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As Europe Falls, Expect Precious Metals to Rise


So far, flights to safety have benefitted the dollar and US Treasury bonds while precious metals have been considered risk assets.


Humpty Dumpty sat on a wall,
Humpty Dumpty had a great fall.
All the king's horses and all the king's men
Couldn't put Humpty together again.

This 200-year-old nursery rhyme about a fragile egg seems prophetic when we apply it to the crisis in Europe where the concept of a European Union is Humpty Dumpty. We could also apply it to a fiat currency system where Humpty represents the confidence behind intrinsically worthless pieces of paper. In both scenarios, Humpty seems set up for a great fall.

Policy makers are the kings. Their horses included quantitative easing, bond selling, summits, vows, austerity, partial debt restructuring, liquidity provisions, stress tests, etc.

Looking at previous falls, gold and silver peaked the night the first major US bank, Bear Stearns (JPM), went down in 2008. They were clobbered through the autumn before embarking in 2009, on a run that made them the best performing asset class.

Unfortunately for precious metals bugs like myself, the US dollar and US Treasury bonds have been the dominant flight to safety vehicle while precious metals have been lumped into the risk asset category. They have risen with monetary stimulus, especially here in the US. They have fallen in periods of market duress, such as during the last three months. Over the past few weeks, the metals traded lockstep with the euro for some reason. Obviously the dollar is rising, but if we take a step back, it is not hard to see that all of the news driving the fear over the past months is both real and incredibly bullish for the metals in the longer term.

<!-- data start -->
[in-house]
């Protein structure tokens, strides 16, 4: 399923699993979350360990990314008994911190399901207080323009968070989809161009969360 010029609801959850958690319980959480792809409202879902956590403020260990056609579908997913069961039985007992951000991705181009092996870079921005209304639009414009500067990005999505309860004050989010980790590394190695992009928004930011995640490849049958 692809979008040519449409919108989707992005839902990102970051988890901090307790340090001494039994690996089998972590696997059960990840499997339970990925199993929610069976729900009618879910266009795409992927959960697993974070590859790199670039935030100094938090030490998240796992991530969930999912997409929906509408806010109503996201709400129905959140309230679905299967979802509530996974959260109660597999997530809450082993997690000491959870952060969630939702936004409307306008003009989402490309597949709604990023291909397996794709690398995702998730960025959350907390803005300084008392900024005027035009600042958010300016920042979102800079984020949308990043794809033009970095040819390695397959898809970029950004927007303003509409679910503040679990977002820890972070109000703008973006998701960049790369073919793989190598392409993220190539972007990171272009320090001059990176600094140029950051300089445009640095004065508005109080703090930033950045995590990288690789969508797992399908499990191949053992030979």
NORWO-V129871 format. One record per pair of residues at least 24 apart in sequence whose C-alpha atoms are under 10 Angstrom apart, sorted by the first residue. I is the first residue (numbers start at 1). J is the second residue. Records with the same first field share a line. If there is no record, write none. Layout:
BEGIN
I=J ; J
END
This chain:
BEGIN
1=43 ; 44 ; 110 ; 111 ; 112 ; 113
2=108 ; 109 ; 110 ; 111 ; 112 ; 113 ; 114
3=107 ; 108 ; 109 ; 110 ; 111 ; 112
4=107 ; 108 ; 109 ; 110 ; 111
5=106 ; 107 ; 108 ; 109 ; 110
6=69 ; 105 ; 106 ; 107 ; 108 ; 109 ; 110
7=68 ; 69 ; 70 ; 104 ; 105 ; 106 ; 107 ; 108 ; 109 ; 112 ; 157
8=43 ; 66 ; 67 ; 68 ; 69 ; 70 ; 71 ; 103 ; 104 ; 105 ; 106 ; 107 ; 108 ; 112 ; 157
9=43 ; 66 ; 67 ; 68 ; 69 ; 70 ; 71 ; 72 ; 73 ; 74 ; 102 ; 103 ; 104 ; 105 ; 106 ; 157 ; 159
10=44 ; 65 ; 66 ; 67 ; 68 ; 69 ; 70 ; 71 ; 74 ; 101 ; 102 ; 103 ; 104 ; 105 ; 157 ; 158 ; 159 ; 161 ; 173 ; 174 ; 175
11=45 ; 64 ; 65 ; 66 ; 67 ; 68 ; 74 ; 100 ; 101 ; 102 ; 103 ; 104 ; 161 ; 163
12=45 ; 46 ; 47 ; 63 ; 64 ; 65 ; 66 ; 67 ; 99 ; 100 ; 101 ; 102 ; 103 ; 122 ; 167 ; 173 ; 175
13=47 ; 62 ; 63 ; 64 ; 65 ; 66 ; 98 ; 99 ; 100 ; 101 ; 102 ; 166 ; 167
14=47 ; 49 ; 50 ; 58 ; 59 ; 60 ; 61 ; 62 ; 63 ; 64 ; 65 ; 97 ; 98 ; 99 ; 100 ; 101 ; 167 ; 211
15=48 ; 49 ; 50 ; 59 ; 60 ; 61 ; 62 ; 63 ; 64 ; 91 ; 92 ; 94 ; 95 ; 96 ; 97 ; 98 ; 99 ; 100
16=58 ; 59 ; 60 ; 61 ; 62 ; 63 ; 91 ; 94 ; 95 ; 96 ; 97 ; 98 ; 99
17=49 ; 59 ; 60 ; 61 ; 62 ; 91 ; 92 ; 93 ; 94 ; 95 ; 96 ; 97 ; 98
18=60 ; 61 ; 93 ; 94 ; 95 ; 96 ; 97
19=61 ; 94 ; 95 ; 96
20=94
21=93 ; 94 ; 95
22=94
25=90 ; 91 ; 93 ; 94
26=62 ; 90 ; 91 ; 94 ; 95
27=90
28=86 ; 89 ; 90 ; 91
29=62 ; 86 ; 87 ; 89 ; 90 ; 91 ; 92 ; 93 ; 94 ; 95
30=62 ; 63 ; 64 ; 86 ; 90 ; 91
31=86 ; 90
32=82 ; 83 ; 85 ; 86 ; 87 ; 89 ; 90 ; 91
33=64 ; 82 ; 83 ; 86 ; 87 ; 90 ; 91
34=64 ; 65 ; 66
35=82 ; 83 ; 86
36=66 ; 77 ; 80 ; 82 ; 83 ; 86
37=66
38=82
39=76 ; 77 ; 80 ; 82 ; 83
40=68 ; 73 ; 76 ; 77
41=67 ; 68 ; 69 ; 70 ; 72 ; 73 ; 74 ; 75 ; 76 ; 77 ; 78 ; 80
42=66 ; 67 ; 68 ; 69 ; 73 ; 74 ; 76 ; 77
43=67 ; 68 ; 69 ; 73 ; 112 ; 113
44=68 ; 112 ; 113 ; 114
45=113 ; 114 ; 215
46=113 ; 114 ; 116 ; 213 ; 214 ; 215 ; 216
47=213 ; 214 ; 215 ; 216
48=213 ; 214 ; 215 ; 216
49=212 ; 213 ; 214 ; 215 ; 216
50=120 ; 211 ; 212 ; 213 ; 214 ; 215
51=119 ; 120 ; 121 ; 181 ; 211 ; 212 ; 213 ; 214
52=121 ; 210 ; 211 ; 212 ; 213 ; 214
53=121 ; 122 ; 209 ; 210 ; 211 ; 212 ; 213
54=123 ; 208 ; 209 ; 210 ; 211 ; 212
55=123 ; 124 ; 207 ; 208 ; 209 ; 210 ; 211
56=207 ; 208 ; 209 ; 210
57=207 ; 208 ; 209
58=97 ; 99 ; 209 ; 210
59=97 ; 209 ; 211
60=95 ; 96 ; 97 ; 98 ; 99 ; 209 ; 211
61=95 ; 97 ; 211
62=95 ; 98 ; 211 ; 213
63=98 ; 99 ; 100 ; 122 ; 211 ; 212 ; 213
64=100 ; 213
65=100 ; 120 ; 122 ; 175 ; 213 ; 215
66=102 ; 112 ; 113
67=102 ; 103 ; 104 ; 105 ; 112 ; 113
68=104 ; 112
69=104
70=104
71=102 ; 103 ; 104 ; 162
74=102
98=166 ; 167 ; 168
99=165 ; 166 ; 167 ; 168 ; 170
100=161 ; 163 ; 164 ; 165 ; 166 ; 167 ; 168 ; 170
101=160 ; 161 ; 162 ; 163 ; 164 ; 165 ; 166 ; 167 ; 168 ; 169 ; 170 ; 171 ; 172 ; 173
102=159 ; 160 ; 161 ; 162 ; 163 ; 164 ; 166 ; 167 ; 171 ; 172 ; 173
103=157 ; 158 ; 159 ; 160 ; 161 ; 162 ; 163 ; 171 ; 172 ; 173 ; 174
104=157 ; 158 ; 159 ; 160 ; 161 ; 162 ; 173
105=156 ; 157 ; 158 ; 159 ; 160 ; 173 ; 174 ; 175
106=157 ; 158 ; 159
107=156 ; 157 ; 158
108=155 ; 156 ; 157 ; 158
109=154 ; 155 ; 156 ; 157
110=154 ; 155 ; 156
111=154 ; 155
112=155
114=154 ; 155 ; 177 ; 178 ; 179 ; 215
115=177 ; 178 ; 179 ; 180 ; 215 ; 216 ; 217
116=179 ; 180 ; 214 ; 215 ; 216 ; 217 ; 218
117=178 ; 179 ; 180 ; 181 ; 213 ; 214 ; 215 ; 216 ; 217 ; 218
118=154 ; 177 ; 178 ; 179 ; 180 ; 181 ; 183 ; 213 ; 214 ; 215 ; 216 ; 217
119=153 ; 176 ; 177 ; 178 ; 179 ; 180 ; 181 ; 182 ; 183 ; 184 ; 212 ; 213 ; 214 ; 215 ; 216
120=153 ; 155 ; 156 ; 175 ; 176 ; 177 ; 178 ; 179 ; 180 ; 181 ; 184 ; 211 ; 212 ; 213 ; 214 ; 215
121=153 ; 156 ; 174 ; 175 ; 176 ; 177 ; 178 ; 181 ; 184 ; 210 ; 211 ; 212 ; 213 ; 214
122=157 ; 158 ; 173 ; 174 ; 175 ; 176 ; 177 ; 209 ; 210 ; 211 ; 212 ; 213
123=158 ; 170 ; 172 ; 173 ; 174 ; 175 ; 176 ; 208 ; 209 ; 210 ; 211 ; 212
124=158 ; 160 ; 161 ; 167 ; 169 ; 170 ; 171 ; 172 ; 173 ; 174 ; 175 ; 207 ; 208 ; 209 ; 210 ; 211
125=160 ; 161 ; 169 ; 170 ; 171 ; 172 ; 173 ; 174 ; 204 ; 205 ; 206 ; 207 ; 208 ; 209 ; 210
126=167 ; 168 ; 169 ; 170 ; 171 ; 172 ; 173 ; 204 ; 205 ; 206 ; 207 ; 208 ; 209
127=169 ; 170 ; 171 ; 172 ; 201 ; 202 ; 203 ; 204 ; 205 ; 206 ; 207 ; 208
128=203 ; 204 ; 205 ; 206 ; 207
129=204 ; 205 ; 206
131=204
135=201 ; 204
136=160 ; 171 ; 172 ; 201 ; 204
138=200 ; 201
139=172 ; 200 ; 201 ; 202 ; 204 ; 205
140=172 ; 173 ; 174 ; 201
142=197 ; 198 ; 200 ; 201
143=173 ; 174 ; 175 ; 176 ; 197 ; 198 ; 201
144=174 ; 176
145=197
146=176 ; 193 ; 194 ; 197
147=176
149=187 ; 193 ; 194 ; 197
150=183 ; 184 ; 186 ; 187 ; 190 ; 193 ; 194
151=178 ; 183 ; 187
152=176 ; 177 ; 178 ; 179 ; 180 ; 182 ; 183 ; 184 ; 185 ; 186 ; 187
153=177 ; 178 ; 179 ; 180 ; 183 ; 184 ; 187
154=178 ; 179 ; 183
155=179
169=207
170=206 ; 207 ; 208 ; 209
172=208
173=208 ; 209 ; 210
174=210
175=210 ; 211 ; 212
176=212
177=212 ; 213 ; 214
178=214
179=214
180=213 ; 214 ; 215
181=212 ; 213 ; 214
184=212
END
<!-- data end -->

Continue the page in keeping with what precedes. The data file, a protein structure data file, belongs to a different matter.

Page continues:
A few questions:

How could the dissolution of one of the world's three major currencies be anything but uber-bullish for the historical store of value, gold?

With US debt, state and federal, on a trajectory that puts us a few years behind our European counterparts, who is buying 10-year paper at 1.7%?

If a case can be made that our paper is next, as the entire concept of a debt super cycle suggests, what will be left?

In terms of gold and silver tracking the euro almost to the tick, doesn't a Greek exit rally the euro?

The action in gold and silver have been decidedly negative. However, long-term uptrends remain intact, and now do not lurk far beneath market prices. Commitment of trader readings are showing a hedge fund parade on all fronts. Gold shorts, euro shorts have risen dramatically. Dollar longs are rising, and silver futures' ownership is around 40% of what it recorded during 2009.

You get the picture. Obviously all of these deviations from the norm can continue in the short term. Many feel gold has topped for good and sentiment readings are highly negative (bullish).

But I say this view is wrong. A bottom in the metals is close. It could be here at 1628 gold, 26.50-27 silver, a retest of last week's bottom. It could be 1475 gold and 24 silver. It could even be lower than that. It's really a question of when fear-driven selling based on myopic considerations dries up, and concurrently, when opportunistic momentum-driven short selling abates.

I know that wherever we bottom, it will be a major bottom. It will likely be a bottom that will represent the single greatest buying opportunity for the next five years or more. A massive rally is coming, and it will start before the end of this year.

Unfortunately, the metals have been lumped into the "end is near" category. Rationality dictates that if the end is near, then this metal correction is "near the end." Unlike eggs, metals aren't destroyed in a fall.
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